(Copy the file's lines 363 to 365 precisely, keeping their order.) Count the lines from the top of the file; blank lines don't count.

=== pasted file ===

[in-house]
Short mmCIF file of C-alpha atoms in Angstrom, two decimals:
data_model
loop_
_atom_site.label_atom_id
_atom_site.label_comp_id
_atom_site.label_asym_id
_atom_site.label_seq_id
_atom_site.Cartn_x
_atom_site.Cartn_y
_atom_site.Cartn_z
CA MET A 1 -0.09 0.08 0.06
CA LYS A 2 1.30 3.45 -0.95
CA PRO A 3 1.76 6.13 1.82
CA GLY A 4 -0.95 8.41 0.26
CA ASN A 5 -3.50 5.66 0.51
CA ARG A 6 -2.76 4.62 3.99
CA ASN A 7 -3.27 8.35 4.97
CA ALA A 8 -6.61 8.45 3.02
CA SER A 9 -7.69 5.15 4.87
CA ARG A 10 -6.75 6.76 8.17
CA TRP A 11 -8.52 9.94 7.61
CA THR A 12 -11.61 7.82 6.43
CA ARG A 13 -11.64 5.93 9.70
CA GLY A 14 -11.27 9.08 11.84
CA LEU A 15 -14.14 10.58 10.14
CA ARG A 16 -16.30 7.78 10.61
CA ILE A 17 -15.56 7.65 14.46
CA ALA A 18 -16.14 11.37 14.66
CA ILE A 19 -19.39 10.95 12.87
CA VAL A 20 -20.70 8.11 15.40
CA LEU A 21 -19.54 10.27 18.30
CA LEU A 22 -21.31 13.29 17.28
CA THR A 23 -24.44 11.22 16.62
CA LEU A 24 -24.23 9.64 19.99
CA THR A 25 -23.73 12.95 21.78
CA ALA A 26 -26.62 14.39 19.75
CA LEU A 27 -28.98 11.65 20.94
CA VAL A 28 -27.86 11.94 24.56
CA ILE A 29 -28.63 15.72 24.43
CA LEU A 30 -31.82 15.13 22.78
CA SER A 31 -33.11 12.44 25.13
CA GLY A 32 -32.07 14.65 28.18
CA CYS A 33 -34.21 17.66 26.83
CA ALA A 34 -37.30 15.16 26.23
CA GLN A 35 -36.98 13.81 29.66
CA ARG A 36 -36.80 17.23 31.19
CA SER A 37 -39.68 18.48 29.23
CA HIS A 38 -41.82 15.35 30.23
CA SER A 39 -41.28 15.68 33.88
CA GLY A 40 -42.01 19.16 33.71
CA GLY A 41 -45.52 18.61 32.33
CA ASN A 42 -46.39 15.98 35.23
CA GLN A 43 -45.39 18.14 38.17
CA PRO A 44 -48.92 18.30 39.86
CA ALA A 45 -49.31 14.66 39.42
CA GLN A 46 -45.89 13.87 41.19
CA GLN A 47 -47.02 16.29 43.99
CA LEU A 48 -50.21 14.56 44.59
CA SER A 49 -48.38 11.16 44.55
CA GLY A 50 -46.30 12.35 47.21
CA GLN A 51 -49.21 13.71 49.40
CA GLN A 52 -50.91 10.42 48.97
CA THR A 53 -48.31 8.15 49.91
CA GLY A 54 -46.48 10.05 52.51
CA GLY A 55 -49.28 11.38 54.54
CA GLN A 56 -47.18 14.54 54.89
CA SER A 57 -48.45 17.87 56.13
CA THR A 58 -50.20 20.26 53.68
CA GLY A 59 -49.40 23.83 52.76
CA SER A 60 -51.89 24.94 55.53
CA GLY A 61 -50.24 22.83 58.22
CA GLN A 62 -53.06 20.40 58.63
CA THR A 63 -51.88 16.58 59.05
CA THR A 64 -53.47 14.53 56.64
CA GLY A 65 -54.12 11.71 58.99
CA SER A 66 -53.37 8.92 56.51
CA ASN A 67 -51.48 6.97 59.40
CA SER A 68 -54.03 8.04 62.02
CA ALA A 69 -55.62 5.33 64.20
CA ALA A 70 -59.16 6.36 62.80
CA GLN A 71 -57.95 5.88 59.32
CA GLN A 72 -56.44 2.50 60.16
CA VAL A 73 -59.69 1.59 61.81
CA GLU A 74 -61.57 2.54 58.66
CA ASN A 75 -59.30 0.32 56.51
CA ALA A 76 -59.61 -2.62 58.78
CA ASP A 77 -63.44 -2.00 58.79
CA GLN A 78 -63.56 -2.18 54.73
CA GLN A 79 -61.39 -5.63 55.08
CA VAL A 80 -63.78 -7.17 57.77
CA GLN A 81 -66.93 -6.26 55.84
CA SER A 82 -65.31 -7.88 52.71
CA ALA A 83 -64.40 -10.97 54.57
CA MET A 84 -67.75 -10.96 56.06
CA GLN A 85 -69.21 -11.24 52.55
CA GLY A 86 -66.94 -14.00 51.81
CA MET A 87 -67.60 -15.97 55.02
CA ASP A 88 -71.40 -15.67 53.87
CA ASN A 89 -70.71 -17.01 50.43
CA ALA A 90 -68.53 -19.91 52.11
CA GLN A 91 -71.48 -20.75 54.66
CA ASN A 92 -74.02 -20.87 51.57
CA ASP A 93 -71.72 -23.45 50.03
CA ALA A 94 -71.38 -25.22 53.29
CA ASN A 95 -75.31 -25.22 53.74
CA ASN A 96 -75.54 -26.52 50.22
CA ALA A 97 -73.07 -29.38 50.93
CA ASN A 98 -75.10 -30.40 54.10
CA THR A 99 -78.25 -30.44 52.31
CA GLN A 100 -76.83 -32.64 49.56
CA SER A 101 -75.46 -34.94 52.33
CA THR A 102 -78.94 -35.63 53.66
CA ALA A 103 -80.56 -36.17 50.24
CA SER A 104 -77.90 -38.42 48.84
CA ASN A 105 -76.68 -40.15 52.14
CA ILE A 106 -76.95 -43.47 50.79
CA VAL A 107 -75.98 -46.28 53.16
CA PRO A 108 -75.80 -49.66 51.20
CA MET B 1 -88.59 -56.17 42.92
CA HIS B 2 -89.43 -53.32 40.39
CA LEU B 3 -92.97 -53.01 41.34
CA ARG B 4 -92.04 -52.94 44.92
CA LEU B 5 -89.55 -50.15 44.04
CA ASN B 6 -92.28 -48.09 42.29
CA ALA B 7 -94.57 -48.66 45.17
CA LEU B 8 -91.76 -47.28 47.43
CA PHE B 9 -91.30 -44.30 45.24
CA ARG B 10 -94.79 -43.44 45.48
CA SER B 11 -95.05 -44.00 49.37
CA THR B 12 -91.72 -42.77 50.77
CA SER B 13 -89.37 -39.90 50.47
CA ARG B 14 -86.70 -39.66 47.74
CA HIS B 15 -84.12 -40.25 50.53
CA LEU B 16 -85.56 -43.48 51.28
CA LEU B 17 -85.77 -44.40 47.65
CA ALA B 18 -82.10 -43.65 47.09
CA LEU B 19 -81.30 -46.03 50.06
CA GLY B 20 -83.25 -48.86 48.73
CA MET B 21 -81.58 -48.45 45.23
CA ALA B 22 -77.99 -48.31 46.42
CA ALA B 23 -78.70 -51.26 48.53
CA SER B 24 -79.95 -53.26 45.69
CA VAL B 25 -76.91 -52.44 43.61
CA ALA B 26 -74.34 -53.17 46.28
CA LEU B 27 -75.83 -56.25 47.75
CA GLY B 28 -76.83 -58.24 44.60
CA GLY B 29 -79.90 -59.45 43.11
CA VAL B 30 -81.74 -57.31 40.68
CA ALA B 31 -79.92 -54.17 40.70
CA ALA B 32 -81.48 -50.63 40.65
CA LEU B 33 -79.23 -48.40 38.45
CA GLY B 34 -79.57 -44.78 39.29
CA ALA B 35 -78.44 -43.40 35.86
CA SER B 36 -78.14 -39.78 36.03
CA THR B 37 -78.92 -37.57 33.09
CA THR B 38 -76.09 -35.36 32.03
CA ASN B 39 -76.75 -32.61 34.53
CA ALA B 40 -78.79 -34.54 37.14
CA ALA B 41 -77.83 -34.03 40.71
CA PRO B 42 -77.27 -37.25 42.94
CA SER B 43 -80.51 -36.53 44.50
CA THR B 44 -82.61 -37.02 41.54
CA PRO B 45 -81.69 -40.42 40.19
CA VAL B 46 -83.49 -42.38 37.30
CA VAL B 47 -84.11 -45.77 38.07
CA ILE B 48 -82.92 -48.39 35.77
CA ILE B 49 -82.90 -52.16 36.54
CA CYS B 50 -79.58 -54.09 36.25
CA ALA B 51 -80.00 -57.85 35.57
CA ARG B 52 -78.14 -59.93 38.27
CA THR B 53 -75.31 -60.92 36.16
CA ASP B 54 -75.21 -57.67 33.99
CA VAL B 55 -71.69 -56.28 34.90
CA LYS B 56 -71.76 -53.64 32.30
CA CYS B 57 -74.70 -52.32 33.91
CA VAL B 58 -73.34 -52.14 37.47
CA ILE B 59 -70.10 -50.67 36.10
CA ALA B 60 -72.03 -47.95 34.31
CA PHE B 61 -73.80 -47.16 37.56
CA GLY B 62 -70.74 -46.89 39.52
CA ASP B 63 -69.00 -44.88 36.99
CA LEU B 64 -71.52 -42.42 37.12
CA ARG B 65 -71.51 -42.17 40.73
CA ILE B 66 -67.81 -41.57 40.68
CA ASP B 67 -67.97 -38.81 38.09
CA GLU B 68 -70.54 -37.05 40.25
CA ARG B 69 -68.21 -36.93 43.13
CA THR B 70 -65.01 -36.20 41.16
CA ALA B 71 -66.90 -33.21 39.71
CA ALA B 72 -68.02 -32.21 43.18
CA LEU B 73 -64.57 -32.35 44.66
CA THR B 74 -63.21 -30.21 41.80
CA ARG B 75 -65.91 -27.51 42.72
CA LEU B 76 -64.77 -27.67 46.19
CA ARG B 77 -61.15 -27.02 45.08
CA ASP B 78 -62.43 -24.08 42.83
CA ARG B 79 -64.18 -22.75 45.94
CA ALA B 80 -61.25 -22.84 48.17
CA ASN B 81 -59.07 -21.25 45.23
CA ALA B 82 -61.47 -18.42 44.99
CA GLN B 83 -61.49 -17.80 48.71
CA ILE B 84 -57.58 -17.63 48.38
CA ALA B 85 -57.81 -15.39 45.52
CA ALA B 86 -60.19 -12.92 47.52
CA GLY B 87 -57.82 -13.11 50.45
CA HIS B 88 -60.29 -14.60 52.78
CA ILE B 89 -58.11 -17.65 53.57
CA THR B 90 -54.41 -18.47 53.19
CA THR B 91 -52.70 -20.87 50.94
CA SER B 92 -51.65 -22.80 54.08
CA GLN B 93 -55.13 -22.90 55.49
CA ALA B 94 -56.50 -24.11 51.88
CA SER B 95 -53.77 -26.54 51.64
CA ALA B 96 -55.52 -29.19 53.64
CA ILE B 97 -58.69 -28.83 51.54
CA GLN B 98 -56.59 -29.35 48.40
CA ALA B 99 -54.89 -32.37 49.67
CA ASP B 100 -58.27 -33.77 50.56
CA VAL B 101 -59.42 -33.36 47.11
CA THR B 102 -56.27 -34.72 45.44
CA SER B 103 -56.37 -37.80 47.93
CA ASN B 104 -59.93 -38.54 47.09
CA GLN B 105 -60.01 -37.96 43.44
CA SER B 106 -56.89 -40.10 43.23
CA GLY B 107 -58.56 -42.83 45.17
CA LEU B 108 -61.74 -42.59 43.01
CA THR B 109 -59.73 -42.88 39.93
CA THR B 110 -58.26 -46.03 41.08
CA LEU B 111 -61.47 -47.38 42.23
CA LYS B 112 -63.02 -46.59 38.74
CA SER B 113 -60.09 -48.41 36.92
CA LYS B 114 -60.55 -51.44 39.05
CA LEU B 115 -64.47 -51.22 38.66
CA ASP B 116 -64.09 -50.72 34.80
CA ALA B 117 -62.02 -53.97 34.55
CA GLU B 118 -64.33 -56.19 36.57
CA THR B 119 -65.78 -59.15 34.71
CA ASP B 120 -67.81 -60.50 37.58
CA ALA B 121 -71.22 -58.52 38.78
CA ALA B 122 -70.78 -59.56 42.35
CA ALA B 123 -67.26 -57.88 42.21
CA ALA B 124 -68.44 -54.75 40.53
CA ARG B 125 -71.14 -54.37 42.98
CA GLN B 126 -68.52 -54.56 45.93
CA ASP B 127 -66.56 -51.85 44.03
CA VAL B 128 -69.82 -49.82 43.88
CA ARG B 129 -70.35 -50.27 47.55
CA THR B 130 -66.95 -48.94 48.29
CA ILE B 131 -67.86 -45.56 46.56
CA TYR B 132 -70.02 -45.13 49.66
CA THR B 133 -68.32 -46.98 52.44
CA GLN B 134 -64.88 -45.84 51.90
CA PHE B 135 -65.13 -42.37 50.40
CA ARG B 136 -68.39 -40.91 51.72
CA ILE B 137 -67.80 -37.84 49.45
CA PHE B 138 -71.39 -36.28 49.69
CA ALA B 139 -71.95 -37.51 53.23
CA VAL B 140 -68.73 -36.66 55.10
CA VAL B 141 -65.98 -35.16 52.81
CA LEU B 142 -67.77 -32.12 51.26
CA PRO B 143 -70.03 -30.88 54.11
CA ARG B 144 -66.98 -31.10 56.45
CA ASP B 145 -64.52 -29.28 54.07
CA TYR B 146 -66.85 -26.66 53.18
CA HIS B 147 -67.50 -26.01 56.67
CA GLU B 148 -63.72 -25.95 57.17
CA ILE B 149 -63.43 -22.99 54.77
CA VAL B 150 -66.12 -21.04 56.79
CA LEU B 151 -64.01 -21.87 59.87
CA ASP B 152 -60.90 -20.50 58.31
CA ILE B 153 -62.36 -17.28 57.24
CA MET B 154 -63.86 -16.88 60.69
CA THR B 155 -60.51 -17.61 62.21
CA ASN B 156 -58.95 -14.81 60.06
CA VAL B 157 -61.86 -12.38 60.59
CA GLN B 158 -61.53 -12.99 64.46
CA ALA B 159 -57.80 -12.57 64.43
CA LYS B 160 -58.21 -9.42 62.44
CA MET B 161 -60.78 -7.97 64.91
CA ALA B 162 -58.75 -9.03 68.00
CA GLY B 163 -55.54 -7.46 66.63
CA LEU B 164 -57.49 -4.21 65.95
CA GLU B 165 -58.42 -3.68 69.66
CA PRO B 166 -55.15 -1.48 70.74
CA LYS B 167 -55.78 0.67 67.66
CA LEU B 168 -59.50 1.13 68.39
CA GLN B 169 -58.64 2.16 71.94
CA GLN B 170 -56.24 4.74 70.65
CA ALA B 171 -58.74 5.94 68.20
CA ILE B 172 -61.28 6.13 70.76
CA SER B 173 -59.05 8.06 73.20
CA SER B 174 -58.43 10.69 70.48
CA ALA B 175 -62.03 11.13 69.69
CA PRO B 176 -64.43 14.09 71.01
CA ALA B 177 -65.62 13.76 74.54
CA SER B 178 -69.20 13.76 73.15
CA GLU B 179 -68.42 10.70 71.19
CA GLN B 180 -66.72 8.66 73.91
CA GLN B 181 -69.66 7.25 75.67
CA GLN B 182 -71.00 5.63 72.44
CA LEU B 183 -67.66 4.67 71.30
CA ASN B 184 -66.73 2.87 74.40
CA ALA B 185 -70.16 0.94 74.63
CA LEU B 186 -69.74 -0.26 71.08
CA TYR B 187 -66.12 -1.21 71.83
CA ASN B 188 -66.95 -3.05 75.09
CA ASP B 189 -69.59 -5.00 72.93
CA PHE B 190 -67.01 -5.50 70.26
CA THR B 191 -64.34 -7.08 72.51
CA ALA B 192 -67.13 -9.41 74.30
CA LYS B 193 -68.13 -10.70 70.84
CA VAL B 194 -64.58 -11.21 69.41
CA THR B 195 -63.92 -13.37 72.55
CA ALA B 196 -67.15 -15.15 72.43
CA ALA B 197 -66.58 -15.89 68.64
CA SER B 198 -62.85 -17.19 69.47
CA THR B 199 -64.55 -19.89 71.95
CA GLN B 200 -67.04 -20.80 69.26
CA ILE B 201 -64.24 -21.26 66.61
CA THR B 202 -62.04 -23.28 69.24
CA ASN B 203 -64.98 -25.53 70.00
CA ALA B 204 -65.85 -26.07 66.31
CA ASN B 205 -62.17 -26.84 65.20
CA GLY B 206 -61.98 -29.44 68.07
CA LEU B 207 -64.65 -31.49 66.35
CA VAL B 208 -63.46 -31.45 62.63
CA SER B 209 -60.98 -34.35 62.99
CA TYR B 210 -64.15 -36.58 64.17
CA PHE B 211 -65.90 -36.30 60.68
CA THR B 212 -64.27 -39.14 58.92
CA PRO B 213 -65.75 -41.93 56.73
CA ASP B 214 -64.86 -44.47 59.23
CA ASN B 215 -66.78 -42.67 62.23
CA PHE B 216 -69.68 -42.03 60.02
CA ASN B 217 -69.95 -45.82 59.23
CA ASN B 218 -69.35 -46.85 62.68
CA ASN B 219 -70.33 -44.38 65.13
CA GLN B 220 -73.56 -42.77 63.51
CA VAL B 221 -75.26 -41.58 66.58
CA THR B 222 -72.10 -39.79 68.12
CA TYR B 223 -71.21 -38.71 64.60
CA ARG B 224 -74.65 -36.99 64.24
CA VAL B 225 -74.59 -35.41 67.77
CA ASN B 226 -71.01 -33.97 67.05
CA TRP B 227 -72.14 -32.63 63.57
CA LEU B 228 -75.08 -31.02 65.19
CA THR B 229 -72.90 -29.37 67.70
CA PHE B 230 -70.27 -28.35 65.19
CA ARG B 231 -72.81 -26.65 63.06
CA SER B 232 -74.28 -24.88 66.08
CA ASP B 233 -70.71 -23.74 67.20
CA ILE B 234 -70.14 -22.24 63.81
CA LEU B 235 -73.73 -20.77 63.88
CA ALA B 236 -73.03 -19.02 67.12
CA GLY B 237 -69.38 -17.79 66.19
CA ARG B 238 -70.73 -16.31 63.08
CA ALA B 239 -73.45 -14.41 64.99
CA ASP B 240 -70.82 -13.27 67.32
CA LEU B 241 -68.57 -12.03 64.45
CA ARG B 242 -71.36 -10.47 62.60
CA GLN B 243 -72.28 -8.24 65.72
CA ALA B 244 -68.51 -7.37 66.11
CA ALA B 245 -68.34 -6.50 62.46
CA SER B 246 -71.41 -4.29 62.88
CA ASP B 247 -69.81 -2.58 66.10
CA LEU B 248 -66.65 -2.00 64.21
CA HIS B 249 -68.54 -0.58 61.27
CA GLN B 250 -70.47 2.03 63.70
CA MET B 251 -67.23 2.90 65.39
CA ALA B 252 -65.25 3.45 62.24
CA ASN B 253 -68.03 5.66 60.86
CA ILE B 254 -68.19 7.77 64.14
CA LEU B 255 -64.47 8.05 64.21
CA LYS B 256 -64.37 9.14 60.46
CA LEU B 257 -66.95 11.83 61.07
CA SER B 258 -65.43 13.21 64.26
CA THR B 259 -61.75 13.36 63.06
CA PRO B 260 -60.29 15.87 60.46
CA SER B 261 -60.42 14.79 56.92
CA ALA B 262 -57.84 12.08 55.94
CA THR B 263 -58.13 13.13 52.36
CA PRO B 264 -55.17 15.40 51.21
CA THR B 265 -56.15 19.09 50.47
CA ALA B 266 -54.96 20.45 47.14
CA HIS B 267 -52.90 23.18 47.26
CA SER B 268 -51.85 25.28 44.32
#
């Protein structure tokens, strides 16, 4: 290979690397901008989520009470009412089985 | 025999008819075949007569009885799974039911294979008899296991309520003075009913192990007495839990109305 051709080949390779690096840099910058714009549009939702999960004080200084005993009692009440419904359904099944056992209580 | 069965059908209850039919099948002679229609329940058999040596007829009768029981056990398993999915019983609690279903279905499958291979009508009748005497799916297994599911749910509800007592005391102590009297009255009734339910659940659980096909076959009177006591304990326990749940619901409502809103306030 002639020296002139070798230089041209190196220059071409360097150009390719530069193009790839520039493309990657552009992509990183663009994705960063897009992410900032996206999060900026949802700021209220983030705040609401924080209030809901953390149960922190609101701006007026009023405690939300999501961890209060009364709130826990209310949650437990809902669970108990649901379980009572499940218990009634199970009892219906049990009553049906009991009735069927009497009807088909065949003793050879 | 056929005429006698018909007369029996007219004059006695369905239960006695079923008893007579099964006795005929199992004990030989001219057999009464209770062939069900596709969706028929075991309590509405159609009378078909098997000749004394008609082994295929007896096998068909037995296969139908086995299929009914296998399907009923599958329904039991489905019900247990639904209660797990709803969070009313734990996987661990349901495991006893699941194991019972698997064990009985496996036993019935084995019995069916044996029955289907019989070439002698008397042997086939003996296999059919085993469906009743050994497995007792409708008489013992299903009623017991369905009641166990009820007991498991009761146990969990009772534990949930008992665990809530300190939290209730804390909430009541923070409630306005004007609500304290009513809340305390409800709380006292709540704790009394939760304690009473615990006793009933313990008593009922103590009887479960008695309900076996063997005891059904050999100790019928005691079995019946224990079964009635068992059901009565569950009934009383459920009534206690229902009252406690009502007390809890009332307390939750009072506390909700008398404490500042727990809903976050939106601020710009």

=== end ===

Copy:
CA ALA B 244 -68.51 -7.37 66.11
CA ALA B 245 -68.34 -6.50 62.46
CA SER B 246 -71.41 -4.29 62.88